president honors fallen civil rights martyrs

On June 21, 1964, a day of hope turned into a night of terror and fear when Klansmen and law enforcement shot and killed three civil rights workers from CORE on a narrow road outside Philadelphia, Mississippi, in sparsely populated Neshoba County.

If we care to look, we can find so many similarities in the allegory that is history. Fifty years ago, former Freedom Rider and Christian James Chaney called his Jewish friend Mickey Schwerner, a Columbia graduate student and fellow Congress of Racial Equality (CORE) activist, to the Mt. Nebo Baptist Church in Mississippi to work on voting rights there. For Jews, Christians, and Muslims, Mt. Nebo is a place with a lot of history. Moses could see the Promised Land from the 2,600-foot-high ridge in western Jordan after he freed his people from slavery and gave them the Ten Commandments, but he couldn’t go there. God told Moses, who was 120 years old at the time, that it was time for him to close his eyes and go to heaven with him. This was not what Moses had planned.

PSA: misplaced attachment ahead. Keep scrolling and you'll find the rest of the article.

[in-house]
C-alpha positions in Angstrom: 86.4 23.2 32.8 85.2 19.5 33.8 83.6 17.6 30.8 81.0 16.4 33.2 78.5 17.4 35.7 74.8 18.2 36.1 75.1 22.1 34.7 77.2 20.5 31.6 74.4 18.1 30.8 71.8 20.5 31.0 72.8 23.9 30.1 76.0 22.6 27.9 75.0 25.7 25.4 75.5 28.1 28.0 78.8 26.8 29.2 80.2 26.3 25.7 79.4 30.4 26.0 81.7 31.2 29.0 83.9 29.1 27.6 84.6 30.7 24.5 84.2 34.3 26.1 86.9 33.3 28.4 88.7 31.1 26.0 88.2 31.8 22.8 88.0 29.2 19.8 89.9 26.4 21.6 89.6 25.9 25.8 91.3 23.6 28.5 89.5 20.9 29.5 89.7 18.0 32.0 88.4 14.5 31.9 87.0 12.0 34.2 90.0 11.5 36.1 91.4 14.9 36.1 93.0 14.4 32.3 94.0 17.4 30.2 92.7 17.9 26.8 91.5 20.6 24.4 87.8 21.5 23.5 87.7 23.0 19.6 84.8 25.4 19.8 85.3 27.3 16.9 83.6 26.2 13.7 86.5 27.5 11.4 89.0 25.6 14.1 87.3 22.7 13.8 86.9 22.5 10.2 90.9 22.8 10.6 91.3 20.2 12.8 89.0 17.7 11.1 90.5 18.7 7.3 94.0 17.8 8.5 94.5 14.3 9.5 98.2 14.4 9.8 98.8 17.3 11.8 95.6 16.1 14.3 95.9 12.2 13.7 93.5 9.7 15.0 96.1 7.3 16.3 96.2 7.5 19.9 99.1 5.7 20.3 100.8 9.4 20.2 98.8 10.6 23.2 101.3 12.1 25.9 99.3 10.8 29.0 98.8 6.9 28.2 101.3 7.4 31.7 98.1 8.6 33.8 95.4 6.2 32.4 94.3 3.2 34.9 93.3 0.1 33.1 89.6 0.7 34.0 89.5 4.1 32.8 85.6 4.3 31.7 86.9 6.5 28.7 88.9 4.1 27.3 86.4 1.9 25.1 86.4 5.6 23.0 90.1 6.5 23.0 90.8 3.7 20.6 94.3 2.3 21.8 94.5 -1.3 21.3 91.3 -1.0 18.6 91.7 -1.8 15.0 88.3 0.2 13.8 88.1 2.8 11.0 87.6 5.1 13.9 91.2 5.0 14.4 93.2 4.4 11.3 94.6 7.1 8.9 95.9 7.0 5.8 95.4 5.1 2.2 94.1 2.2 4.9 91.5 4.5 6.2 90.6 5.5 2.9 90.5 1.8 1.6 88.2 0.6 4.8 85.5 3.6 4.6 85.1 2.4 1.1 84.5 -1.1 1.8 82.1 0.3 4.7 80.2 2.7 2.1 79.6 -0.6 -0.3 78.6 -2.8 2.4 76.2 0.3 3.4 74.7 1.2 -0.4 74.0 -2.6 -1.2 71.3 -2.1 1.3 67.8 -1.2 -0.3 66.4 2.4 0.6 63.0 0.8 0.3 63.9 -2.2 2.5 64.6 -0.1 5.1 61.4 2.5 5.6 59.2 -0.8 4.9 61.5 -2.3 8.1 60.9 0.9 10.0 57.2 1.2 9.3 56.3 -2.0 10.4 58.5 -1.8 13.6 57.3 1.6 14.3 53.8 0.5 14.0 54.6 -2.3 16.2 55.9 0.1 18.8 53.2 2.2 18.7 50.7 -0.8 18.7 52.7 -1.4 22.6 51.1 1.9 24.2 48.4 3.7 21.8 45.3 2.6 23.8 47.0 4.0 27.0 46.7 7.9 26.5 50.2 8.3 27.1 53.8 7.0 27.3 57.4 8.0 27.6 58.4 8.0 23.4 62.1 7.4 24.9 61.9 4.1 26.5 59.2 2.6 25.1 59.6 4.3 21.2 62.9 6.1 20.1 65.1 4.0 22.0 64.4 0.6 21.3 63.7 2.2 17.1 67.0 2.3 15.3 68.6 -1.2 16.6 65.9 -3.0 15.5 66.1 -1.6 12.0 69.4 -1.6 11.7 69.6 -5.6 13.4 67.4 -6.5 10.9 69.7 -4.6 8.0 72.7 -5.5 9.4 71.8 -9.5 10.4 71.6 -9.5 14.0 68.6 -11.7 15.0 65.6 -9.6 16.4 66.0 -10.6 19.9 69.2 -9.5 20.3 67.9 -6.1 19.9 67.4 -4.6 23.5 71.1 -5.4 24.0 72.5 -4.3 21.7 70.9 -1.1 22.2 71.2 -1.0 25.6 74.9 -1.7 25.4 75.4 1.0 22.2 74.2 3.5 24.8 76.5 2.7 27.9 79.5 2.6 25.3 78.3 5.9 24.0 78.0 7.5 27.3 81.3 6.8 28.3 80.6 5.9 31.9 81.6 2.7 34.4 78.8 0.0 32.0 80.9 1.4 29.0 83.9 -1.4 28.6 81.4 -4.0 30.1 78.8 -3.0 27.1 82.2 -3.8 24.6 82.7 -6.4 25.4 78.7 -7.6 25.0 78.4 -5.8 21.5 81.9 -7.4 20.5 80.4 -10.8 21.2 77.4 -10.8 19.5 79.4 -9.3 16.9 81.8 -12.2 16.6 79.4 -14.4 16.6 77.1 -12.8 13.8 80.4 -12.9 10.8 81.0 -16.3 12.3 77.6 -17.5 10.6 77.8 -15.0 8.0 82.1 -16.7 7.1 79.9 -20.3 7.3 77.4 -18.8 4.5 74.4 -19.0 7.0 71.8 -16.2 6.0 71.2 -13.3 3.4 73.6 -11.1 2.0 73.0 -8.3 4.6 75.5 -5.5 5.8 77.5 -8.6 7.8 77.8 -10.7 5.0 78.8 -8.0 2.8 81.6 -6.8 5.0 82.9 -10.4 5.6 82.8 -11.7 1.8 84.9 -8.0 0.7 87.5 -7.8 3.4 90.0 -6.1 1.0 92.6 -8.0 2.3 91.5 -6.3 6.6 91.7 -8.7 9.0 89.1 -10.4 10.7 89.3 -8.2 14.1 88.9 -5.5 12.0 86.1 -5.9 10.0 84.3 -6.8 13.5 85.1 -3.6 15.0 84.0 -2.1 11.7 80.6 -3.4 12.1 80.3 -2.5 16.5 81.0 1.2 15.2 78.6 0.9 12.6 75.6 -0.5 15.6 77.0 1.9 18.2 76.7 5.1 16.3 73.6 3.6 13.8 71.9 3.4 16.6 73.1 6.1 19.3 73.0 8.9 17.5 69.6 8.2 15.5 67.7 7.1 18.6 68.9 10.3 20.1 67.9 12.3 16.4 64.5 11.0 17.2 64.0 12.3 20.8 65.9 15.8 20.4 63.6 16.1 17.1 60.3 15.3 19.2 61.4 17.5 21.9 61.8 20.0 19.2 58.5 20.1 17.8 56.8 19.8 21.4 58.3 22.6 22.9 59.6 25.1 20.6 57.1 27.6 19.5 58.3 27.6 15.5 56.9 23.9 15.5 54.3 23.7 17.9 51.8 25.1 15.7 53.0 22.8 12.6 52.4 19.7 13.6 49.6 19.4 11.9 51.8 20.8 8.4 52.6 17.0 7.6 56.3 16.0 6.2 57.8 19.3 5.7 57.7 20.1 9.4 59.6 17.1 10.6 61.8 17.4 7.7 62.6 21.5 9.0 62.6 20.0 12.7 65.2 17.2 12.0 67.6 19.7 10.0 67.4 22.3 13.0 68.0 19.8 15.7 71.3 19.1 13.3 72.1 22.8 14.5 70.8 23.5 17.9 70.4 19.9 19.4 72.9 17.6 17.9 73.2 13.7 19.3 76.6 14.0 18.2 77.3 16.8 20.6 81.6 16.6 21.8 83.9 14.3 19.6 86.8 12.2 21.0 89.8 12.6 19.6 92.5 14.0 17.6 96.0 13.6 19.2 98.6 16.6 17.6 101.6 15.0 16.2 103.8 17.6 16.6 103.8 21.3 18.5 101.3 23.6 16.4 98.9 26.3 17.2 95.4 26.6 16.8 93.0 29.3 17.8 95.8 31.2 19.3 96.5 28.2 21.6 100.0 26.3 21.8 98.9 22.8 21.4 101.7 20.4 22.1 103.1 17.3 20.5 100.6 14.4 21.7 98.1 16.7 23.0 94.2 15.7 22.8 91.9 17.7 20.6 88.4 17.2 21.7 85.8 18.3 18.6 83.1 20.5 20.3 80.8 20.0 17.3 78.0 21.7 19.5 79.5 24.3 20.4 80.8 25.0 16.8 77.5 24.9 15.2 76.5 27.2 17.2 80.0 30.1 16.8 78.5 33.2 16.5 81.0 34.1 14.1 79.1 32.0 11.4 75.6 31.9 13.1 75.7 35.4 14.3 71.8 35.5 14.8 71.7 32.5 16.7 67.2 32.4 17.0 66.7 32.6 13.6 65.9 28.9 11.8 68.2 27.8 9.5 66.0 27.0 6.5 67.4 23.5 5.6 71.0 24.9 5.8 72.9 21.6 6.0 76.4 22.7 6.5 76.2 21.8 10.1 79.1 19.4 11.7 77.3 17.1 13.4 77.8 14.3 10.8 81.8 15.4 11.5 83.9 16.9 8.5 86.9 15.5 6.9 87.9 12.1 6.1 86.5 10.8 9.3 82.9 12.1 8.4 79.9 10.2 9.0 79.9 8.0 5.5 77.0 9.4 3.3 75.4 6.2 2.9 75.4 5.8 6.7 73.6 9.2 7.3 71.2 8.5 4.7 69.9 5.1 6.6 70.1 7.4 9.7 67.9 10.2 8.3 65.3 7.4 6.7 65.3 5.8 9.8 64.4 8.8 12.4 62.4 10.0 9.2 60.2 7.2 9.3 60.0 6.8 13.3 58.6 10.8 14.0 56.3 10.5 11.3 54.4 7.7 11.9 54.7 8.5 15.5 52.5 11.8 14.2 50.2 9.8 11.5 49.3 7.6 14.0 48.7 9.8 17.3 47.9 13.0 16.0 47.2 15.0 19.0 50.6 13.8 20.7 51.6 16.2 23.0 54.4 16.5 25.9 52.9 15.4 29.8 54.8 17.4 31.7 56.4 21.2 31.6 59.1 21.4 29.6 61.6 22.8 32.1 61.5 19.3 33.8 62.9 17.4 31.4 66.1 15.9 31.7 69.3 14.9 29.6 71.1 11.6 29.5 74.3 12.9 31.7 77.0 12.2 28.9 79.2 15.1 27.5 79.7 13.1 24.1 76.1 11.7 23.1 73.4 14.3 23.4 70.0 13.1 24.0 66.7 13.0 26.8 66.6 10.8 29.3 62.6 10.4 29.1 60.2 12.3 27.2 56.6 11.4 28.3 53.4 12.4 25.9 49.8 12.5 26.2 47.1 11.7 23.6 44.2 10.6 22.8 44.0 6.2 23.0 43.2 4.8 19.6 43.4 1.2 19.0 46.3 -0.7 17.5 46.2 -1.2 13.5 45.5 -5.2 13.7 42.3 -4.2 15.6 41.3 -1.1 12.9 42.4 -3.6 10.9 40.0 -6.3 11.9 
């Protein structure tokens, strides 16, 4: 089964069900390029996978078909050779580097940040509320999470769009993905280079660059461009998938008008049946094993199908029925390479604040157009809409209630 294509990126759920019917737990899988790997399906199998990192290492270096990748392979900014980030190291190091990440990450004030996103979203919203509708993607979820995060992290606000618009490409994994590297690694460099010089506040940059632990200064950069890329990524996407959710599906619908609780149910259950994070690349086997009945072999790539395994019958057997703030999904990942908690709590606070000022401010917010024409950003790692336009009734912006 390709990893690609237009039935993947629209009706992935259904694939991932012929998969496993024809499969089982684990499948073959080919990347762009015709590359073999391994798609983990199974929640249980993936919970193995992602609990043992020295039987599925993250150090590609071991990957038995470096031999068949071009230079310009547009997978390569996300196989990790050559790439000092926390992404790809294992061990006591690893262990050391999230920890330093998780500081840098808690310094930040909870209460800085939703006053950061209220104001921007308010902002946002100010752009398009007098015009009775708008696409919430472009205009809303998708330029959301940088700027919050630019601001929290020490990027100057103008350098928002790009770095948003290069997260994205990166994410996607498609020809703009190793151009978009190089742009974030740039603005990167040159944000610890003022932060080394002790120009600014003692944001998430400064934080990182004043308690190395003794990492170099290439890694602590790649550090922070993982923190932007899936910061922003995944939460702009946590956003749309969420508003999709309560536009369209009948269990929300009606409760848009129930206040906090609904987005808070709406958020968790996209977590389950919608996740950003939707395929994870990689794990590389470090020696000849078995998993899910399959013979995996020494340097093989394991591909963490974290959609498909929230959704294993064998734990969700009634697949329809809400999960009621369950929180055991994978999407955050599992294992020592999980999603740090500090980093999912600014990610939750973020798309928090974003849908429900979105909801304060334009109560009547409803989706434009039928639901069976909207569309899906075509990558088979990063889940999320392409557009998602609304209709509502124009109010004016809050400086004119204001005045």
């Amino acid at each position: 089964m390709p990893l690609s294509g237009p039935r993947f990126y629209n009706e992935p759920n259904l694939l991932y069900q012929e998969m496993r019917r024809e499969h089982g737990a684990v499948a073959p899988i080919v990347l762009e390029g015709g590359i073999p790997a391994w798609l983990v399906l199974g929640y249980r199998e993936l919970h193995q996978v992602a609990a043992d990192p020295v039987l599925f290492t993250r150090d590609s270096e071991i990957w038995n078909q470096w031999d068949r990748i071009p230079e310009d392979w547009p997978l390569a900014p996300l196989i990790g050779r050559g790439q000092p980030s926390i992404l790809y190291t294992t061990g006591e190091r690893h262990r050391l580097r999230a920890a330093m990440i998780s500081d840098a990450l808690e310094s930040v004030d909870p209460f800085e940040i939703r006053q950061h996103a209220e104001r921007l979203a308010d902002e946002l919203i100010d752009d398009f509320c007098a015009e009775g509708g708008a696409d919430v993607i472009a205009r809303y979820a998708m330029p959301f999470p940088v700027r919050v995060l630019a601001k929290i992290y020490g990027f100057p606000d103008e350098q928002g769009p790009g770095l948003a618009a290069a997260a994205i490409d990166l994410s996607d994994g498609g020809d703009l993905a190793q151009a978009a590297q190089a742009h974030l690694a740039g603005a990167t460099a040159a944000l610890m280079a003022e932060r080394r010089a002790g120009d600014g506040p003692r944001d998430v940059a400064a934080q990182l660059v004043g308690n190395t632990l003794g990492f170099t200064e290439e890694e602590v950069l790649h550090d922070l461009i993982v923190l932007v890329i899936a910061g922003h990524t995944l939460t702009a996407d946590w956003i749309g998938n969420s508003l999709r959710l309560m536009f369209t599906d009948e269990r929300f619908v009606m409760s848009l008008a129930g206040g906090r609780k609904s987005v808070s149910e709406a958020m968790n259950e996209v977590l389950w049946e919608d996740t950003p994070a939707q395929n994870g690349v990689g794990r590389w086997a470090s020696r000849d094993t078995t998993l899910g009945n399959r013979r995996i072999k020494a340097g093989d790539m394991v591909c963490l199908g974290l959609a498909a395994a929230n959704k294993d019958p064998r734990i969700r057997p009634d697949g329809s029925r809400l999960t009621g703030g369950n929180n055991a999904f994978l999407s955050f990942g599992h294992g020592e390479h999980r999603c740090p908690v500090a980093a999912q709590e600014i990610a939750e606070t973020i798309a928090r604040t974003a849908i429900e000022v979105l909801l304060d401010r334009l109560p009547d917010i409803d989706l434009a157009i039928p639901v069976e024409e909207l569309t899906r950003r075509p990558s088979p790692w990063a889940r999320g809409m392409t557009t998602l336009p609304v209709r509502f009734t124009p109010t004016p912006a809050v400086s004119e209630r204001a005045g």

Rock Cut Road is just south of the Mt. Nebo Baptist Church and off of Highway 19. The short, dark road bent slightly around some tall, thin trees. On a lazy “Freedom Summer” night in Mississippi in June 1964, the top branches of this tree gently rustled in a light breeze, like outstretched hands trying to touch the sparkling stars that were out of reach. Earlier that day, a young, idealistic CORE activist and Queens College student wrote to his parents in New York:

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